Employers may also consider other ways to manage a phased return to work (where, for example, continued creche and school closures might impact on child care arrangements) by restructuring an employee’s working hours (by agreement), combining remote working practices with structured types of leave (e.g. parental leave) or a combination thereof.
Employers must also have effective strategies in place to prevent or limit the spread of the infection in the workplace (including, for example, staggered working times; avoiding the sharing of spaces and equipment; suspending non-essential business functions).
Employers should review their employer liability insurance to ensure the policy covers employees working from home. If it does not, this should be immediately addressed.
Employees should be encouraged to notify their home insurer that they are working from home.
When remotely working, maintaining client confidentiality continues to be of fundamental importance. Employers must find a balance in communicating their trust and confidence in employees whilst also reaffirming their duty of confidentiality.
Employees should be reminded of the importance of carefully storing and managing client records (in physical or electronic format) particularly when working from home.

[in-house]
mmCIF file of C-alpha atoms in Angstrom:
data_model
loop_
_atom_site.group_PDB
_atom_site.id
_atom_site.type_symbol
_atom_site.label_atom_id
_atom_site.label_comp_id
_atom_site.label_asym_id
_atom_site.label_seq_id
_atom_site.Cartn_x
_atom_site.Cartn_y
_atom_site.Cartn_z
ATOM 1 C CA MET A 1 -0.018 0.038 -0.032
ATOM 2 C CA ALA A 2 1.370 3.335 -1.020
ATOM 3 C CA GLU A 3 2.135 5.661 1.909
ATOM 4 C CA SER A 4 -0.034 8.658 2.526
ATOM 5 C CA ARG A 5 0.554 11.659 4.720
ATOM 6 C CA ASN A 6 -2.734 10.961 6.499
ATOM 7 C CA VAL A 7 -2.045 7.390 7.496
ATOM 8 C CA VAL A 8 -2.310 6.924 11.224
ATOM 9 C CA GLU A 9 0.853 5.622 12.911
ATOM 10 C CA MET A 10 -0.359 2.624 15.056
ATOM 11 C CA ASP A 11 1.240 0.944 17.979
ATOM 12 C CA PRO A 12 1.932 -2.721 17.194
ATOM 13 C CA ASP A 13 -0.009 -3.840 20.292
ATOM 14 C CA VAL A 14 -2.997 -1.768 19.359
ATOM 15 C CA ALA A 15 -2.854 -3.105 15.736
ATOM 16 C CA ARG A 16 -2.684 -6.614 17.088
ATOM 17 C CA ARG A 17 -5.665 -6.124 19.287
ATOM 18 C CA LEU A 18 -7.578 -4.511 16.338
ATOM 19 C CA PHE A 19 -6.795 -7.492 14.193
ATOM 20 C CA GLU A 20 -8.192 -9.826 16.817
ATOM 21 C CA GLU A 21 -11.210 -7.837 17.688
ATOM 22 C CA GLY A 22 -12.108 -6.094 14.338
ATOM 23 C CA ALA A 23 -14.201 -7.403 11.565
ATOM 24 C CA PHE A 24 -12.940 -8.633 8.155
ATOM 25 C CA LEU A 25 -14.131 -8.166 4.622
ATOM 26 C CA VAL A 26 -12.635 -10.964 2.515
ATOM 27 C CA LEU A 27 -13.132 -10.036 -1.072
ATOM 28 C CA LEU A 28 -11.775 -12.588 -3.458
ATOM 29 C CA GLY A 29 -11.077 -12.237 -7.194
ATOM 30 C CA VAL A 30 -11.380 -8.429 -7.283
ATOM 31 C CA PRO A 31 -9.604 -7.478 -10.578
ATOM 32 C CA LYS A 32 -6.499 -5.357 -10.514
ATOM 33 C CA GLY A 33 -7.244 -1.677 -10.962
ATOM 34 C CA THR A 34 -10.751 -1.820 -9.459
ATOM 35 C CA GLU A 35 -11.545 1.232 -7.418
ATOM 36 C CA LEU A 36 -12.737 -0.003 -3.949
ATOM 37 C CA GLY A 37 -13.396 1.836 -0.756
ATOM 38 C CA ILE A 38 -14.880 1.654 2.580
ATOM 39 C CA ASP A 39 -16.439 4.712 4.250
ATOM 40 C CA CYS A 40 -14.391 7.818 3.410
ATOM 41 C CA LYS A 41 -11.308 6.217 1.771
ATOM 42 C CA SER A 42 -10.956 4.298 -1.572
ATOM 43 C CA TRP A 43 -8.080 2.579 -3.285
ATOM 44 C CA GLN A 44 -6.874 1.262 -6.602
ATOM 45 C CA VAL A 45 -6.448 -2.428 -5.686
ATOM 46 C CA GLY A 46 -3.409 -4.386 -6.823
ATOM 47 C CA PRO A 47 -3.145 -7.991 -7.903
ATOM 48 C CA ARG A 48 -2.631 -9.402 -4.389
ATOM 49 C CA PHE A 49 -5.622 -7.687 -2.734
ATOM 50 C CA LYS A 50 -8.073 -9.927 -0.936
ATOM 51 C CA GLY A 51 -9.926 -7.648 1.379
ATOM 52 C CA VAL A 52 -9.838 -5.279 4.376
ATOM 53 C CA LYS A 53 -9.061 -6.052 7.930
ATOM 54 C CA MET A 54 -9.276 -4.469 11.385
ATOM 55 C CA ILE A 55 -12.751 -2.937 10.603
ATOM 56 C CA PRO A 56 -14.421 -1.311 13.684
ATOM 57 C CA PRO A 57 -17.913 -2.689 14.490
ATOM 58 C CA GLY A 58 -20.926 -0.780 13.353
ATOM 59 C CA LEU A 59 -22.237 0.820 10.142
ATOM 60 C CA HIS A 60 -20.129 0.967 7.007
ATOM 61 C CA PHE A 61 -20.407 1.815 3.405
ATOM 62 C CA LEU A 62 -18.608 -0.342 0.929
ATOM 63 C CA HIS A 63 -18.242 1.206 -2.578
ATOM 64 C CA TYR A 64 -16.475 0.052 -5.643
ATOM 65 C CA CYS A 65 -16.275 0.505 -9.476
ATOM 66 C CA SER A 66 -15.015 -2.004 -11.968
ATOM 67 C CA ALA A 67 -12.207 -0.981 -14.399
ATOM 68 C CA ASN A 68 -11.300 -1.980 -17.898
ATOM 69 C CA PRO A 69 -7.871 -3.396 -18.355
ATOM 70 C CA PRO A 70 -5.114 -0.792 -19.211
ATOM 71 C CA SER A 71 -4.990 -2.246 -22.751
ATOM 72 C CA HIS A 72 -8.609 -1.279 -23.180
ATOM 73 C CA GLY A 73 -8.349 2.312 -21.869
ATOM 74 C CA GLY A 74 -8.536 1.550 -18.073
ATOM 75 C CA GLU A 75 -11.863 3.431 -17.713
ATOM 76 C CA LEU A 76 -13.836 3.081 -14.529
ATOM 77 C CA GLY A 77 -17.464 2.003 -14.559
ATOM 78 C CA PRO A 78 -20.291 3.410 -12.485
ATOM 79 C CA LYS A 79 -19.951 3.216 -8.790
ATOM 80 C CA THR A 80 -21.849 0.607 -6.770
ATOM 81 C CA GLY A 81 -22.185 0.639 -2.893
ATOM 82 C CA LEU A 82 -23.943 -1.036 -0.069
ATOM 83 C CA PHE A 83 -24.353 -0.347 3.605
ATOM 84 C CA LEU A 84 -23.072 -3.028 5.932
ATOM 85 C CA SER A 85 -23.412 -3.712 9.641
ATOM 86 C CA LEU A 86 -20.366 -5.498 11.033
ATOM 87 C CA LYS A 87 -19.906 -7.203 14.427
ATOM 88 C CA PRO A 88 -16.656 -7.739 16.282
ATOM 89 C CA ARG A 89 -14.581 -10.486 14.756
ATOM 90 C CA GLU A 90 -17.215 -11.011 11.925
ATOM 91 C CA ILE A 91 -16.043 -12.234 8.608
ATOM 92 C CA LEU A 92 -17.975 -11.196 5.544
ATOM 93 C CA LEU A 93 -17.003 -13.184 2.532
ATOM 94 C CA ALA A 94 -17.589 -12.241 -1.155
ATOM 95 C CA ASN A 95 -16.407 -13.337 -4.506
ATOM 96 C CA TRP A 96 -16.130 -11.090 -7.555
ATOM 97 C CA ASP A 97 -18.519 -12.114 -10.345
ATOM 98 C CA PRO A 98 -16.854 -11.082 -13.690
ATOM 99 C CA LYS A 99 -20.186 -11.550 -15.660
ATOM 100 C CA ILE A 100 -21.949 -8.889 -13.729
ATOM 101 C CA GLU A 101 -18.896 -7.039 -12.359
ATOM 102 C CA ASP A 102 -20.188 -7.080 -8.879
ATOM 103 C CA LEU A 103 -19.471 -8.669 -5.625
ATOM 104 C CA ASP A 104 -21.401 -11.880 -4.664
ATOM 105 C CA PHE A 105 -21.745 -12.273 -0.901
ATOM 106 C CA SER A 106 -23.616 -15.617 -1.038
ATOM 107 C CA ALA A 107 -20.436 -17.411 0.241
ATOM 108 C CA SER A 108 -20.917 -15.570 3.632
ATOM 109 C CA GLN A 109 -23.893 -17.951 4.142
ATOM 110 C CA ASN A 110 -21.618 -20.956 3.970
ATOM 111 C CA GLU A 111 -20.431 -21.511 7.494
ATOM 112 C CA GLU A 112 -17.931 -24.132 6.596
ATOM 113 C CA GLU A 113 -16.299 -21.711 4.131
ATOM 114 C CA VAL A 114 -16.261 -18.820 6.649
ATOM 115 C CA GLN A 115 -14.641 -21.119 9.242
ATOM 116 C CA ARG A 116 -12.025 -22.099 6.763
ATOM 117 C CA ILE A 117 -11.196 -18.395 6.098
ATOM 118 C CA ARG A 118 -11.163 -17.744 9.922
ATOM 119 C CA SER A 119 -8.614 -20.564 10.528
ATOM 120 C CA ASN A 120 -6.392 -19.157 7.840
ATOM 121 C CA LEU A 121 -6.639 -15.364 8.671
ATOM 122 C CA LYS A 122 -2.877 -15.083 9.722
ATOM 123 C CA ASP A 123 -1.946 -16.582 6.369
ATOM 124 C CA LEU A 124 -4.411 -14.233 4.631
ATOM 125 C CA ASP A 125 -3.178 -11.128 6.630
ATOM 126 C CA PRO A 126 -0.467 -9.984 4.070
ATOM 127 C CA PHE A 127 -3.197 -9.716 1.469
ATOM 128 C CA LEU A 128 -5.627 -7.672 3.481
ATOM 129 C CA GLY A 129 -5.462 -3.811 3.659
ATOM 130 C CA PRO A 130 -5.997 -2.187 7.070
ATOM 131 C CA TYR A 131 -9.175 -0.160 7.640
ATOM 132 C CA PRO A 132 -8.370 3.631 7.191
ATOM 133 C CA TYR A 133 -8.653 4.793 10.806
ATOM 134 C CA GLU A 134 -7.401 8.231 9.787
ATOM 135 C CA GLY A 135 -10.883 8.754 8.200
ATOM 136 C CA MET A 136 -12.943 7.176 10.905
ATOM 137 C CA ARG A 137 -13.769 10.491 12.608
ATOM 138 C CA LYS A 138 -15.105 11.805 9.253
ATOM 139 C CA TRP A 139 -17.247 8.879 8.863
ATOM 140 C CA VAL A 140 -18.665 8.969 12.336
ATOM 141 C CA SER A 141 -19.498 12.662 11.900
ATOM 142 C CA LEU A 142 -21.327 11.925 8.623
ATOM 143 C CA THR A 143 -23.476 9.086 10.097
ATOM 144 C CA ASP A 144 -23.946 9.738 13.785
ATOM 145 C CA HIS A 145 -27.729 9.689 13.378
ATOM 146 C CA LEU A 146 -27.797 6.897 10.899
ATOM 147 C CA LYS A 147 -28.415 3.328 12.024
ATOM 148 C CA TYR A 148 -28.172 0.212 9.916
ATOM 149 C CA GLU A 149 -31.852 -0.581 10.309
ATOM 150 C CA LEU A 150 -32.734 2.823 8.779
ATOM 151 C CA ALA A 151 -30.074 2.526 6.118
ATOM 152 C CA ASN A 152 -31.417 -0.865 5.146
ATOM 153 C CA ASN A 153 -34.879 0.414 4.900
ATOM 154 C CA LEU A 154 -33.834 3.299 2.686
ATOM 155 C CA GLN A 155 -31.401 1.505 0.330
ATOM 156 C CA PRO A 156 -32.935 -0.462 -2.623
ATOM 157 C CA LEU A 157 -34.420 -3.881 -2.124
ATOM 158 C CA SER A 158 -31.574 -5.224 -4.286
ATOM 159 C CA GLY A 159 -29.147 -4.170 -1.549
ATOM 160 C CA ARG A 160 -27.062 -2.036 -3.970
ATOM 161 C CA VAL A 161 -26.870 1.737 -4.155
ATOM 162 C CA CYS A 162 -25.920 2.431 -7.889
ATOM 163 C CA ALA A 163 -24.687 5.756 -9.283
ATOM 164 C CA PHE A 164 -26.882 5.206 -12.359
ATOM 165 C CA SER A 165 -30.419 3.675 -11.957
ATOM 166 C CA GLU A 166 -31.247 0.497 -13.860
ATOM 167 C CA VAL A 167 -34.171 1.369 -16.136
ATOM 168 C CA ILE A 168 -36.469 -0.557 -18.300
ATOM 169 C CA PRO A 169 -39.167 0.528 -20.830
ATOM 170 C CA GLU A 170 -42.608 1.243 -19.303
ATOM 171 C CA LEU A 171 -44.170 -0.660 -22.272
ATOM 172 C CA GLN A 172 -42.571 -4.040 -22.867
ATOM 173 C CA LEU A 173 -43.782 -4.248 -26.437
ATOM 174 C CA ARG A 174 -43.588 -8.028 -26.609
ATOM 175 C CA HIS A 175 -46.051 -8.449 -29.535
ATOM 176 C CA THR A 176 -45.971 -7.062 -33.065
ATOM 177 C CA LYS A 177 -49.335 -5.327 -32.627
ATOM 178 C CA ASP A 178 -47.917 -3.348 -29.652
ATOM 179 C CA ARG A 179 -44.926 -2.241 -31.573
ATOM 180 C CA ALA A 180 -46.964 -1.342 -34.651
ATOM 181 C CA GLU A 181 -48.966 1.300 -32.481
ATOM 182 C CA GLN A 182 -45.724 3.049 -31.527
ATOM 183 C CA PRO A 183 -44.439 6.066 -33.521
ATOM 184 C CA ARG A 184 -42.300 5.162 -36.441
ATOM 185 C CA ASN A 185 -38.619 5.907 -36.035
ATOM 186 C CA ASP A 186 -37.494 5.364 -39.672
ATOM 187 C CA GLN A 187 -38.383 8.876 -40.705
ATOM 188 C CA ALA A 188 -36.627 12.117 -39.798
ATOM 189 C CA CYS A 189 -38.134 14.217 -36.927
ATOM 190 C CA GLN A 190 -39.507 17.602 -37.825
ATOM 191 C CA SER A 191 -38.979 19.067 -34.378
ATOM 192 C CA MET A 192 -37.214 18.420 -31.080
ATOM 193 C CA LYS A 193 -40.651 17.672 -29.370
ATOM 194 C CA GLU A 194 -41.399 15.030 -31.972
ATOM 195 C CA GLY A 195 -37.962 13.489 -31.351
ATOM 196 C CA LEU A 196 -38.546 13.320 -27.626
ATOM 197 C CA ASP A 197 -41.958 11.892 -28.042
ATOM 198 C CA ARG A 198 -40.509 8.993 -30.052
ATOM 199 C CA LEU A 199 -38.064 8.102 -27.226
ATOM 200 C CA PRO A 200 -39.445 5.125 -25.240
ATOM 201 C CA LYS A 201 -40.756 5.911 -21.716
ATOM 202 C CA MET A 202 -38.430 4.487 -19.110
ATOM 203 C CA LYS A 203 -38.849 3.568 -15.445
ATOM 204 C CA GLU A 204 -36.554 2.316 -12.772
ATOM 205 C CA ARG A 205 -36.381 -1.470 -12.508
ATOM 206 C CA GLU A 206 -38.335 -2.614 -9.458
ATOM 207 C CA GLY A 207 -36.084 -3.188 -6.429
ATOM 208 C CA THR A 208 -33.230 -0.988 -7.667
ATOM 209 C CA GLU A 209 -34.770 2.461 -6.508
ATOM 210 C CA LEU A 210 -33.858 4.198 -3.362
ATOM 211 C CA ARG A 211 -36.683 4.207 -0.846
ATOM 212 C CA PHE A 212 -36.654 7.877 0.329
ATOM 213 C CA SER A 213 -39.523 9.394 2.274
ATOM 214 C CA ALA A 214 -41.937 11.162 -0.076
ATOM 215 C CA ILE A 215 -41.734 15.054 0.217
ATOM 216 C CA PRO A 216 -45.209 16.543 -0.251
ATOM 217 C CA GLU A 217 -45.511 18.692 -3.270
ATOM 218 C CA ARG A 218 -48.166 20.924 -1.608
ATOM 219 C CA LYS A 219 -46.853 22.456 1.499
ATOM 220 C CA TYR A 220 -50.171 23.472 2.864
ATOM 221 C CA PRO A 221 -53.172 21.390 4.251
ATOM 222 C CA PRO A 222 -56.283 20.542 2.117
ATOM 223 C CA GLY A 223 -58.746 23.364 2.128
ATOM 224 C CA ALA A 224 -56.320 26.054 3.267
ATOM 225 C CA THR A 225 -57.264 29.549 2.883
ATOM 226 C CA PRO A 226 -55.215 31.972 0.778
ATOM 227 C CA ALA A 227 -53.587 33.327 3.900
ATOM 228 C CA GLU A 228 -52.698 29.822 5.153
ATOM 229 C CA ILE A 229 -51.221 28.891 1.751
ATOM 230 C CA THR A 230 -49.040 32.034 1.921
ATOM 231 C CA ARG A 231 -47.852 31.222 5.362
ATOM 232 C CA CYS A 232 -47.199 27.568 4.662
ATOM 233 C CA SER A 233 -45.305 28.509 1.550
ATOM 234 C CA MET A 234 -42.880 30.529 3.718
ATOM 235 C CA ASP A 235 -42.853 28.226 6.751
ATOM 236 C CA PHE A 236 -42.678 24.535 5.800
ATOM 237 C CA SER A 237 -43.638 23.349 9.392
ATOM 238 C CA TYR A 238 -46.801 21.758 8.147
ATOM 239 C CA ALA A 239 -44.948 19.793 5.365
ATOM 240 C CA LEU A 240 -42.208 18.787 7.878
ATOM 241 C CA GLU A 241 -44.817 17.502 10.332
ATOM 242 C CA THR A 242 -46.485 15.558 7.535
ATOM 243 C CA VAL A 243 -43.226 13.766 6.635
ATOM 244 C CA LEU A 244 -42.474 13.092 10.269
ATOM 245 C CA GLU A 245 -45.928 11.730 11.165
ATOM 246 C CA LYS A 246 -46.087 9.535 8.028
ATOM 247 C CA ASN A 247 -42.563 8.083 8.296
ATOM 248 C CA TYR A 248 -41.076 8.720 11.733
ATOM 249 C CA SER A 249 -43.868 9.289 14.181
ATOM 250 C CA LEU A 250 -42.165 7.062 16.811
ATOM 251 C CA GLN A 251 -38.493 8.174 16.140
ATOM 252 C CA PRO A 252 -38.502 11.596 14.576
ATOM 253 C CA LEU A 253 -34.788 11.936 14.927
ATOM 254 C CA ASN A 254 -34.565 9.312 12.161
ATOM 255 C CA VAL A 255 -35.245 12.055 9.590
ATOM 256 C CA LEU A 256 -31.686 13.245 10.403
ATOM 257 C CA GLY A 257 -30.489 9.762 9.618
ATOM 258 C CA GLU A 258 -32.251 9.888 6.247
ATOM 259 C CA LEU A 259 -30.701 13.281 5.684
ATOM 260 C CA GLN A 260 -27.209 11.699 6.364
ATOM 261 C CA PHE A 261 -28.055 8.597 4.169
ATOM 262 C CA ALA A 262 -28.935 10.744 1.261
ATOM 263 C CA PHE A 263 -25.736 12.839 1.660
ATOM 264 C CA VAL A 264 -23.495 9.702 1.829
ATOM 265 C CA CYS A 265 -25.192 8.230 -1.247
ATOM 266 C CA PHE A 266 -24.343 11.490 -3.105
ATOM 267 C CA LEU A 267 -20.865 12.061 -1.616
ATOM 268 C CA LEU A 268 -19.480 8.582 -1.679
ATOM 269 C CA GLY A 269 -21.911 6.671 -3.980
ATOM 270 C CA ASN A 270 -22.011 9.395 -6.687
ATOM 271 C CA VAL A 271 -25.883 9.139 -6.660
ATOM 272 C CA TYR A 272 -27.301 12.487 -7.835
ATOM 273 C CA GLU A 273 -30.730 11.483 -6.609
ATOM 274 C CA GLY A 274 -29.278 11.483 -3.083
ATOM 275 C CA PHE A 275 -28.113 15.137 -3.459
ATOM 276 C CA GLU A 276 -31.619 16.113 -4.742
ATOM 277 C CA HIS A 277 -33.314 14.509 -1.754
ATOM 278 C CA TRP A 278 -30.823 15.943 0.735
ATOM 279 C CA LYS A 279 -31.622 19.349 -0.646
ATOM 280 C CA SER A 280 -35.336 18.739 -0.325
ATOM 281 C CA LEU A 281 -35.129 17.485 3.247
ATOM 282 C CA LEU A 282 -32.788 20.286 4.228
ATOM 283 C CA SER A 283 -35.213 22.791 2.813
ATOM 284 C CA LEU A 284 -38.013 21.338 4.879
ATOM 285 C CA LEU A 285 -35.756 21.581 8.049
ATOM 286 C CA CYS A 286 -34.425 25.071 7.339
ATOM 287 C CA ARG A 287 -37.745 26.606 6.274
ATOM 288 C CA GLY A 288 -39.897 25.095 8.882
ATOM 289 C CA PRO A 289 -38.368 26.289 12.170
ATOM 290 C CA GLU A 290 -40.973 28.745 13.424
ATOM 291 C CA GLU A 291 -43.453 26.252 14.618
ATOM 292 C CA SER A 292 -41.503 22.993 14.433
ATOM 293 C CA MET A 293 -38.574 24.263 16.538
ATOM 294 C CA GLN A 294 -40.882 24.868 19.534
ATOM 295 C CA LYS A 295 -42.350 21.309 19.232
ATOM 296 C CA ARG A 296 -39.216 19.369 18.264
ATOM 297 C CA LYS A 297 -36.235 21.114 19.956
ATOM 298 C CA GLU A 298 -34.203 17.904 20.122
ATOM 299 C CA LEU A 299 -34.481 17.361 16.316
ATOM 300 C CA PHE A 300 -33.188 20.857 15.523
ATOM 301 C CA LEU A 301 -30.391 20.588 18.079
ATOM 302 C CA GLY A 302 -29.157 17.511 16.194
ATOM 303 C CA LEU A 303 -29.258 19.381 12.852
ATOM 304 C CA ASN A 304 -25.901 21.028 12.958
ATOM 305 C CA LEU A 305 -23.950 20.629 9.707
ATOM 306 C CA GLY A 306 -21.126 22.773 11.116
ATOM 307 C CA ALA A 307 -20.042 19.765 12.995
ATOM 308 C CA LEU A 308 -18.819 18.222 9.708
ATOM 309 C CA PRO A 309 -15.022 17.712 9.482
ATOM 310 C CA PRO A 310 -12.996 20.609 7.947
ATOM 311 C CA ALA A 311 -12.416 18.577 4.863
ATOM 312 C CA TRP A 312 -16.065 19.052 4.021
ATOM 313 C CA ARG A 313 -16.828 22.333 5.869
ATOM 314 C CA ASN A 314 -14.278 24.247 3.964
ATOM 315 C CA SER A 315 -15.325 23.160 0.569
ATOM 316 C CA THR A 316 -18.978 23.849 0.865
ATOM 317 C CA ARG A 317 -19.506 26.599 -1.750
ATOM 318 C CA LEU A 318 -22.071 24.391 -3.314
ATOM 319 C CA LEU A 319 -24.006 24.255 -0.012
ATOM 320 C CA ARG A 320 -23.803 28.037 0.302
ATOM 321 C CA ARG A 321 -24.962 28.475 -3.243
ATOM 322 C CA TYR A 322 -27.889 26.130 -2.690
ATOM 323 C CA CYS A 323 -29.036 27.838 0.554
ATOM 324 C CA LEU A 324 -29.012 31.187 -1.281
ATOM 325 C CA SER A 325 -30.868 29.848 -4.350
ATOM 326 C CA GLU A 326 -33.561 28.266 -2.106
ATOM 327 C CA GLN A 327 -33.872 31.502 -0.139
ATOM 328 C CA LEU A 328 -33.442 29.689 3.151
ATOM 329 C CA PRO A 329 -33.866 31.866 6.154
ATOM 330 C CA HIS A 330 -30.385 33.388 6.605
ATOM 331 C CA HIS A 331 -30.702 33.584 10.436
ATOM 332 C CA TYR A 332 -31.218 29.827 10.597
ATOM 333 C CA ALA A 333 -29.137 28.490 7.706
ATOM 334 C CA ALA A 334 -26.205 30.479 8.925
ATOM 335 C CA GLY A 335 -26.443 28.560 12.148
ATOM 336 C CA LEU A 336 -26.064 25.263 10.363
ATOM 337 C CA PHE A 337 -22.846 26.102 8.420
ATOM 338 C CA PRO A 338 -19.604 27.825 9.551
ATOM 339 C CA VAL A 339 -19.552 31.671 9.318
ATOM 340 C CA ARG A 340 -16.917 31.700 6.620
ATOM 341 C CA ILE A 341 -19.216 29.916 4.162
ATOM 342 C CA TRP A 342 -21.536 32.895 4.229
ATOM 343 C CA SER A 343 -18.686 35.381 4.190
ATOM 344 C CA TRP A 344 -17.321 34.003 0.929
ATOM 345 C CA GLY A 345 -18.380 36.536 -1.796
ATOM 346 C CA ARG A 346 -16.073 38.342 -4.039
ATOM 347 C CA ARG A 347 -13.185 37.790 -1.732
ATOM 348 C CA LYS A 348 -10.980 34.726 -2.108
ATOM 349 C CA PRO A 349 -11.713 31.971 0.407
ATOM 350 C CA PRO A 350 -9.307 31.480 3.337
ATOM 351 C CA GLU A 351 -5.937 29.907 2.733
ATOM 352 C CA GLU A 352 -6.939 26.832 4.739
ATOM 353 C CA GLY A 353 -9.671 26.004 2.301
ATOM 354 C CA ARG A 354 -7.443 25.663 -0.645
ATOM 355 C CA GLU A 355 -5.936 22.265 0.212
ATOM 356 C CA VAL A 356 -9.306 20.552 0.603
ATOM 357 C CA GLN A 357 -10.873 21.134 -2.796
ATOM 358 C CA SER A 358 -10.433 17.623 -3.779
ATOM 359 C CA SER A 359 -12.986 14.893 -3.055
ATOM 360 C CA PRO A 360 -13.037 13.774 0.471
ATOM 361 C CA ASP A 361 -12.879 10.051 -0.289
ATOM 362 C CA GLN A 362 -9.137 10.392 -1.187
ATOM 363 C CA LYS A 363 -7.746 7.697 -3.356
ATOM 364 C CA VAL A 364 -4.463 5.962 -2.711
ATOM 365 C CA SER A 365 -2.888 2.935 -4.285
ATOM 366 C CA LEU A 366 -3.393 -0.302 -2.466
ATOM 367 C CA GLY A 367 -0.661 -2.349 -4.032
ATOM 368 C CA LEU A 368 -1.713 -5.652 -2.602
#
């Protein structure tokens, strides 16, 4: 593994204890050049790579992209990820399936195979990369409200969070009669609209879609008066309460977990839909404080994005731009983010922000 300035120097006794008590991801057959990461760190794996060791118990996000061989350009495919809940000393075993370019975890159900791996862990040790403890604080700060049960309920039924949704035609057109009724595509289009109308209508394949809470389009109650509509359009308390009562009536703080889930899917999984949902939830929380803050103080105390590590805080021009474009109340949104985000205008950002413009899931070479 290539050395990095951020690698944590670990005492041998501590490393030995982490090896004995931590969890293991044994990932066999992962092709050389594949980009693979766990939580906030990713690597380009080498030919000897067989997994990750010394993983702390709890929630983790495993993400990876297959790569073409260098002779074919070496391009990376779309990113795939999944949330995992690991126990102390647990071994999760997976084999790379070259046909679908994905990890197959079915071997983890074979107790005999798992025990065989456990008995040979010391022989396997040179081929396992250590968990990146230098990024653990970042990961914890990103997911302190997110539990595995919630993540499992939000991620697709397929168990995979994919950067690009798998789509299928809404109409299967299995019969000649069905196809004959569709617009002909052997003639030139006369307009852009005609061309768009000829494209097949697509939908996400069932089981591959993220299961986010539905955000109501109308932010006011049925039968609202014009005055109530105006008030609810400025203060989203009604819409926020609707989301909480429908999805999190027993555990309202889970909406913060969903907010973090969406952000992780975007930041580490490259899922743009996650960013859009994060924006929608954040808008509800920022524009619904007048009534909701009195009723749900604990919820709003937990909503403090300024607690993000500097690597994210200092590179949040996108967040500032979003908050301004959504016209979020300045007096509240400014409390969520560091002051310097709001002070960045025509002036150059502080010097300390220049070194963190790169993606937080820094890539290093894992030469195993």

As an employer, you should carefully consider the impact and interaction remote working can have on its employment policies such as your data protection policy, communications policy, etc.
Every employer should be live to the necessity of maintaining high levels of data protection by ensuring:
- all company issued devices have the necessary security and software updates;
- effective multi factor log in controls/ VPNs and encryption to restrict access to the device are securely enabled;
- employees are aware of increased risks on cyber security particularly in respect of platforms such as Zoom, Skype and other cloud-based chat systems and take the necessary precautions when discussing sensitive client information;
- assess whether your employee and customer facing data privacy notices account for COVID-19.
Data Protection Impact Assessment
Employers should conduct a DPIA on remote working and other COVID-19 related business practices where appropriate. DPIA’s ensure that personal data processing risks are identified, considered and minimised as much as possible. DPIAs are important tools for negating risk, and for demonstrating compliance with the GDPR.
While due care has been taken in drafting this briefing, it should not be construed as legal advice. Should you require additional information or assistance on how to manage the coronavirus in your organisation, please contact Judith Curtin or Elaine O’Flynn, or one of team listed below:
|Micheál O’ Mullain|